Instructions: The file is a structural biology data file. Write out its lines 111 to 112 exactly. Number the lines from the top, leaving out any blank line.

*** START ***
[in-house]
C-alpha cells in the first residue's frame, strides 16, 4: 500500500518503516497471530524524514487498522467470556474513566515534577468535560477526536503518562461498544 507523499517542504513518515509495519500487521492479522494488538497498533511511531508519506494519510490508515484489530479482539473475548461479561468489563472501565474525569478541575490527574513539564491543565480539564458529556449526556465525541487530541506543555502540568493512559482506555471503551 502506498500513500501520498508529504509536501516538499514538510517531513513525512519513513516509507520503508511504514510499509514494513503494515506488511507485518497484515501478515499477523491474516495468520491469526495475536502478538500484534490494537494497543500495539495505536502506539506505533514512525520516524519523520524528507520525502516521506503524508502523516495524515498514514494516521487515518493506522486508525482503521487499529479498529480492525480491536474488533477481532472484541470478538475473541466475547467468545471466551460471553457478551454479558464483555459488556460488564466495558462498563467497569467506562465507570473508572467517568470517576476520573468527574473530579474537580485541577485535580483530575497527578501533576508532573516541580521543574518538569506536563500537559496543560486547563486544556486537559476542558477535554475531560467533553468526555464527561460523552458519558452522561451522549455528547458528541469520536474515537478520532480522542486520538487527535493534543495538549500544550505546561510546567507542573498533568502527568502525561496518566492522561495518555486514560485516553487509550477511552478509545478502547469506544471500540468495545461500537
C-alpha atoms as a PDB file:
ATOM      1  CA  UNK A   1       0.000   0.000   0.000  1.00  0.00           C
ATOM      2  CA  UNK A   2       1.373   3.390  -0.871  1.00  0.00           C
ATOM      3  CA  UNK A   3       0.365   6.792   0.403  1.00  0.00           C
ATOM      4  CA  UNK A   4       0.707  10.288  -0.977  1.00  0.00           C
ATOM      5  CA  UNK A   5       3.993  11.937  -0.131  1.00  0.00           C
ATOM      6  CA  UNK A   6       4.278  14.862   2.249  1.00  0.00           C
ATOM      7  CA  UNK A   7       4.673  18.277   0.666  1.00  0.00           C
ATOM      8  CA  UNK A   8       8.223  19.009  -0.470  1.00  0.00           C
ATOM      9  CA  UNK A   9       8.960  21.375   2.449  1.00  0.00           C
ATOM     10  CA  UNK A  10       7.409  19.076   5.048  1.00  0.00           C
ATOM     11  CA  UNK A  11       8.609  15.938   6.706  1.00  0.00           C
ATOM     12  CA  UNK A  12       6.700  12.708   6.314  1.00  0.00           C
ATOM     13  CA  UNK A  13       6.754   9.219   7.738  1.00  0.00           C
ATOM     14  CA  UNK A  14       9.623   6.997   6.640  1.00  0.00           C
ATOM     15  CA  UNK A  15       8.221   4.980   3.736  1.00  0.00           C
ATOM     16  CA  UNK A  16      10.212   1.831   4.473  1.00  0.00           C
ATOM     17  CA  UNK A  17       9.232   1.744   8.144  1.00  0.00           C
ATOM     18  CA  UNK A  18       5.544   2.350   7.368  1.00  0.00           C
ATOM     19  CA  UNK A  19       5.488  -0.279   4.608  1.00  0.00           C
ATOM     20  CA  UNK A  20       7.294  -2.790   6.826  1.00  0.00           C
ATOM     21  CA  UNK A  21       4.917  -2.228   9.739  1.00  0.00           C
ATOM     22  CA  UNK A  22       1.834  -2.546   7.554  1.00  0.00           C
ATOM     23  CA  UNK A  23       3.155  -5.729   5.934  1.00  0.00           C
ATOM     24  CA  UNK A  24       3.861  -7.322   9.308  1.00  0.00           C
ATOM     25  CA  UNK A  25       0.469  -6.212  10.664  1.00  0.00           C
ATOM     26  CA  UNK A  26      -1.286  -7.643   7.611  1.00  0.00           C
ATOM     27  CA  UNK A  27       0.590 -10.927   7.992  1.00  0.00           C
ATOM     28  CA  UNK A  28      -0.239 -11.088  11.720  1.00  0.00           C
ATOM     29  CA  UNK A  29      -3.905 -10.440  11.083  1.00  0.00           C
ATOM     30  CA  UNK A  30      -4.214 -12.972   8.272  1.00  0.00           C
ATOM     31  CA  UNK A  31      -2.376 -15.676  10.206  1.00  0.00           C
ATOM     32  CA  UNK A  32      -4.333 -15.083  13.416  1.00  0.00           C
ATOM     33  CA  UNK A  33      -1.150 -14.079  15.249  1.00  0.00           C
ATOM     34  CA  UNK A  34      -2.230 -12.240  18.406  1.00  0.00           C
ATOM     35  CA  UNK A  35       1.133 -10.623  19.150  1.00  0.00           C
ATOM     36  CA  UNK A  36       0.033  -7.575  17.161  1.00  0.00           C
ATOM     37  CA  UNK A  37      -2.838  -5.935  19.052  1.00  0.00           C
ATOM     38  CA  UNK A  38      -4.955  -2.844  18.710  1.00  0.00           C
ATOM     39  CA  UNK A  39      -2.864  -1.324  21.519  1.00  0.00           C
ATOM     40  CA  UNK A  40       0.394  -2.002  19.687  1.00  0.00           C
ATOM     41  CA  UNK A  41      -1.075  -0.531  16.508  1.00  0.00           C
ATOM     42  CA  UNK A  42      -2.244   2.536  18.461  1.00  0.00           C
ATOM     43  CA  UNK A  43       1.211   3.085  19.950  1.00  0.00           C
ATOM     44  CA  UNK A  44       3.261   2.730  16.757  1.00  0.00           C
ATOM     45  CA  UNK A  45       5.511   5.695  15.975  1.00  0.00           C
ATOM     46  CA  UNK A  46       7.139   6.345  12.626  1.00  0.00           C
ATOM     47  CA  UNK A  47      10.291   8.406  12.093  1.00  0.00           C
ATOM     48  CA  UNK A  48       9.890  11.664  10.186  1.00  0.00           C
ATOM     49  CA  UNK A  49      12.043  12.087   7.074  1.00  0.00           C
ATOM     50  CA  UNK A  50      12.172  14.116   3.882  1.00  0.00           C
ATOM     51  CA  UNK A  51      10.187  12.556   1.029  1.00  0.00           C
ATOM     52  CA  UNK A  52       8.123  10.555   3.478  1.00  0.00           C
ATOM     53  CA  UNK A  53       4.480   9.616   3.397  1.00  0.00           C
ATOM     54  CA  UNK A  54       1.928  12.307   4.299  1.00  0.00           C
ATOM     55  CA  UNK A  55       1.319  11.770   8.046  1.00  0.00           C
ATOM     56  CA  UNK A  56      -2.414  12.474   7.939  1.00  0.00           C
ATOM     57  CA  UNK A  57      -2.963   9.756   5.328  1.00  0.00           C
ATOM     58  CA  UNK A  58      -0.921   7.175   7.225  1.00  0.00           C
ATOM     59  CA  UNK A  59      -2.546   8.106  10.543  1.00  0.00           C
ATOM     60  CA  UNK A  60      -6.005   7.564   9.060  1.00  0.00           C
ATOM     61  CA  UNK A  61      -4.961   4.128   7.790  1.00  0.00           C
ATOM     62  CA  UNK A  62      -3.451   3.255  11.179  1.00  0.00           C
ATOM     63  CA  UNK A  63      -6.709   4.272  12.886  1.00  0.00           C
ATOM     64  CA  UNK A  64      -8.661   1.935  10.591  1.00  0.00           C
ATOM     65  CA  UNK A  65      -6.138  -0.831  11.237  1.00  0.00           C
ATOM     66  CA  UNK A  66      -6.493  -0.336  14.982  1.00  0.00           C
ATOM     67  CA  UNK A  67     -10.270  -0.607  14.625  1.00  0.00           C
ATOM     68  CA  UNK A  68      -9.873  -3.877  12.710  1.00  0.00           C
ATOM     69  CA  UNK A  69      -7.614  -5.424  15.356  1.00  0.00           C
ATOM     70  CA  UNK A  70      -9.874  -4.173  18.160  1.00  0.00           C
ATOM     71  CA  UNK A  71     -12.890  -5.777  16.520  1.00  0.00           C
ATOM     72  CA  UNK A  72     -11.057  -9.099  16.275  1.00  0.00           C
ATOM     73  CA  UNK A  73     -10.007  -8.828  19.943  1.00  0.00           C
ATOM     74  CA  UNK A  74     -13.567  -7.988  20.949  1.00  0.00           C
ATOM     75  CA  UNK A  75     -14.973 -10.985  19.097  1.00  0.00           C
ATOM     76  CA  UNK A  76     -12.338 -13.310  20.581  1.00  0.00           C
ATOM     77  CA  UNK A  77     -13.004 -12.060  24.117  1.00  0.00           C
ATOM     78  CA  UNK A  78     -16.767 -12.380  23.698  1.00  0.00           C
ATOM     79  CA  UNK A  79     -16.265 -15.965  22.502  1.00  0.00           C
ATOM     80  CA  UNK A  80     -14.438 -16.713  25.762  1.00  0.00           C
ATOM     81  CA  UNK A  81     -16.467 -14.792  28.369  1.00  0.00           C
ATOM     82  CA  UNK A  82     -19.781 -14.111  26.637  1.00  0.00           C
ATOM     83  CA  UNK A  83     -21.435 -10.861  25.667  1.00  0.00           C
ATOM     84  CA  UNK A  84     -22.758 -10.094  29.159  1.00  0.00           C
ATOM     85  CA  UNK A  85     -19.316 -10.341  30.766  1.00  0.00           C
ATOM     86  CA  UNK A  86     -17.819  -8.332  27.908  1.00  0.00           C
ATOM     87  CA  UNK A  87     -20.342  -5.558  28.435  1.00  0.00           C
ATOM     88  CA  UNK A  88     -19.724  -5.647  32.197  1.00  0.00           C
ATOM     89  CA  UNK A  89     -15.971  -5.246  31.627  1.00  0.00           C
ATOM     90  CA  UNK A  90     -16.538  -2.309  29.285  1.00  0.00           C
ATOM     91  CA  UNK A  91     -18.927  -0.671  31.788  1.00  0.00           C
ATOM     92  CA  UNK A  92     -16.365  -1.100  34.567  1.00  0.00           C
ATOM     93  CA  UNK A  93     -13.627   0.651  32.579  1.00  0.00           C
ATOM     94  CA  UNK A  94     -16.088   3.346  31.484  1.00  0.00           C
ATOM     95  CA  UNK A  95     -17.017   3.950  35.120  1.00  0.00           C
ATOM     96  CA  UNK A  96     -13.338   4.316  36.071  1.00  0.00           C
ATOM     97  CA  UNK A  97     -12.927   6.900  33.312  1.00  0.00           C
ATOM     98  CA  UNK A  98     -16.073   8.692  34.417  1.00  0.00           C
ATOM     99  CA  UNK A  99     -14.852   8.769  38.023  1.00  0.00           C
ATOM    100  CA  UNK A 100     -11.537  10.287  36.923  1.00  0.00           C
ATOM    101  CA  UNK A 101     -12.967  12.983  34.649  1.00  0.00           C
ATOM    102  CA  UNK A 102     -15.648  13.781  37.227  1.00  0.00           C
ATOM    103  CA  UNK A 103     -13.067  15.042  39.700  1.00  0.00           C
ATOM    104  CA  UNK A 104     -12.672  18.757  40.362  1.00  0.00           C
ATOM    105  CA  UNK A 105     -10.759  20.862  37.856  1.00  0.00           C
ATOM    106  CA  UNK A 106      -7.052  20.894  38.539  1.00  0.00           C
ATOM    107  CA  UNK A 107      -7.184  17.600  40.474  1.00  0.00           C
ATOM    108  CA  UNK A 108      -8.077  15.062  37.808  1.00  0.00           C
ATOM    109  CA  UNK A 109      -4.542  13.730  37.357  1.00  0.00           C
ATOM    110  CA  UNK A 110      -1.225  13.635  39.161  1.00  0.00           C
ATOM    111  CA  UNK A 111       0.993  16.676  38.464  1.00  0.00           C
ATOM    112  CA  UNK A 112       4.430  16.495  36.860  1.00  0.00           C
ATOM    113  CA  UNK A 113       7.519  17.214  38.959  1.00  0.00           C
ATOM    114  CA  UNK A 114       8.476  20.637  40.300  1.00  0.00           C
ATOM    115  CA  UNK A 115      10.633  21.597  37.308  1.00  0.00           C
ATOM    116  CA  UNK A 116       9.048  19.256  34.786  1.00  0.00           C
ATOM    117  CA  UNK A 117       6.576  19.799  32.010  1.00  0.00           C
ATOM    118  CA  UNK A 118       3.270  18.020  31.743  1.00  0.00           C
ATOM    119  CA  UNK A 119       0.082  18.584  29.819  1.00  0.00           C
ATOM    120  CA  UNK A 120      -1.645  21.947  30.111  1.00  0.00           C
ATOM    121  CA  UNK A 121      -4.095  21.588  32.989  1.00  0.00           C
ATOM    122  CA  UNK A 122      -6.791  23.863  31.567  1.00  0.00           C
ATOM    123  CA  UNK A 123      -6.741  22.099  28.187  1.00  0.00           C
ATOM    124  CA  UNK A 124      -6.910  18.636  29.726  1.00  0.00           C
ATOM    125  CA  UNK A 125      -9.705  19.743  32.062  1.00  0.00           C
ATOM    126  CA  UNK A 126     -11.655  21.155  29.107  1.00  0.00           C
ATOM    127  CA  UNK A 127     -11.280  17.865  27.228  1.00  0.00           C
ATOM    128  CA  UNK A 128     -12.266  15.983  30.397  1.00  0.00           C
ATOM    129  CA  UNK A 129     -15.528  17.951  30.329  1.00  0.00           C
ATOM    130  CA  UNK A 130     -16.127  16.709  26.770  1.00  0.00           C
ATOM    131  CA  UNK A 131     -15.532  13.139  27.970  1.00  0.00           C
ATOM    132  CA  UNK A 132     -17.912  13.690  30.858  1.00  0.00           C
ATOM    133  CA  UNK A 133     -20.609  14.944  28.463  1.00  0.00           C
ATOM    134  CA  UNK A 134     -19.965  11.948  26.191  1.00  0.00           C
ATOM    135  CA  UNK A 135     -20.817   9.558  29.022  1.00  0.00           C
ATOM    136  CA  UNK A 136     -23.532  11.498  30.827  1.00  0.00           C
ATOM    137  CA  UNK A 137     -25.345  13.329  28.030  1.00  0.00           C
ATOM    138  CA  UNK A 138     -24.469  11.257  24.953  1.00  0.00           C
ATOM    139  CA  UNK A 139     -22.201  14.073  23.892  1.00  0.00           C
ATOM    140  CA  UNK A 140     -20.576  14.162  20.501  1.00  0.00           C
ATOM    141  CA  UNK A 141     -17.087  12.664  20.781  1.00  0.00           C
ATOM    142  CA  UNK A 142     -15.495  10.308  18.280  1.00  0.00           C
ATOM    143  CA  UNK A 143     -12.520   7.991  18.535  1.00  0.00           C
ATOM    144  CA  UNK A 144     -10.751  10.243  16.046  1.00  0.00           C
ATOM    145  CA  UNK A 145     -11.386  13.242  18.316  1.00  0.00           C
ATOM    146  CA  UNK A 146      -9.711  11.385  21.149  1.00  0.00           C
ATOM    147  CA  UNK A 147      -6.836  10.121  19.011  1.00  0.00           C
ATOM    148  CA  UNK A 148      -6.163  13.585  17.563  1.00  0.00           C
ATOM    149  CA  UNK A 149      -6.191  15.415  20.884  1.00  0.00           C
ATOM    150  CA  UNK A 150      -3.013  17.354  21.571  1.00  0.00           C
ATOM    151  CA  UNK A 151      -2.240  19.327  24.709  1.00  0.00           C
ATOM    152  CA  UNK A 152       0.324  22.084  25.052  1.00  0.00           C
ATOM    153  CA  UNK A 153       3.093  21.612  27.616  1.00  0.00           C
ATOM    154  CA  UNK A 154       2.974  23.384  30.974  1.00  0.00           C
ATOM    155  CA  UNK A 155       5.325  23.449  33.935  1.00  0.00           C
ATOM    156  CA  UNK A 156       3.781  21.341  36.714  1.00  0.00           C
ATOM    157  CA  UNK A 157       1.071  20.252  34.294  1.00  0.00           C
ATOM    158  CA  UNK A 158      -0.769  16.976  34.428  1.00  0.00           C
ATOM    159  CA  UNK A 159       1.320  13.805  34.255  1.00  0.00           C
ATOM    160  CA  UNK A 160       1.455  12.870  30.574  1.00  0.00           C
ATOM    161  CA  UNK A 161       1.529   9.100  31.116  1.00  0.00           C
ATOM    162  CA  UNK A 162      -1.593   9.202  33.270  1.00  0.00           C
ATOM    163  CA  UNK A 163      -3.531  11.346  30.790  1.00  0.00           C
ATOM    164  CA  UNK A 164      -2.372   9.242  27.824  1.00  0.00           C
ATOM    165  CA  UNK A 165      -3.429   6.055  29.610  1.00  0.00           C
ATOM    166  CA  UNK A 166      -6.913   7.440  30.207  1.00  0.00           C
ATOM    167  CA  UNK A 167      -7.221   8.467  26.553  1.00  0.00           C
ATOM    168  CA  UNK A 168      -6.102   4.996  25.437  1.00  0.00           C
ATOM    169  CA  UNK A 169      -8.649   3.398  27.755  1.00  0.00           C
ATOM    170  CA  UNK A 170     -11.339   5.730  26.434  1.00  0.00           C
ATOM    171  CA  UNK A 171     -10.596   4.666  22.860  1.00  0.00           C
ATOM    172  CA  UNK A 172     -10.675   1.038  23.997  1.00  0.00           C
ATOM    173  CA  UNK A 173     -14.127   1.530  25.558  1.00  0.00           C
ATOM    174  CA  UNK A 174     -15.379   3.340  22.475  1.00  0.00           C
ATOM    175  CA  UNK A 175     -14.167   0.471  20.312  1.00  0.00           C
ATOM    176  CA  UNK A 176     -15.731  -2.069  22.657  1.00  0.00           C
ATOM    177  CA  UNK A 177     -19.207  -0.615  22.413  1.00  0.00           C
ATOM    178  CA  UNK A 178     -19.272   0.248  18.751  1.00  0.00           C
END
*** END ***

ATOM    108  CA  UNK A 108      -8.077  15.062  37.808  1.00  0.00           C
ATOM    109  CA  UNK A 109      -4.542  13.730  37.357  1.00  0.00           C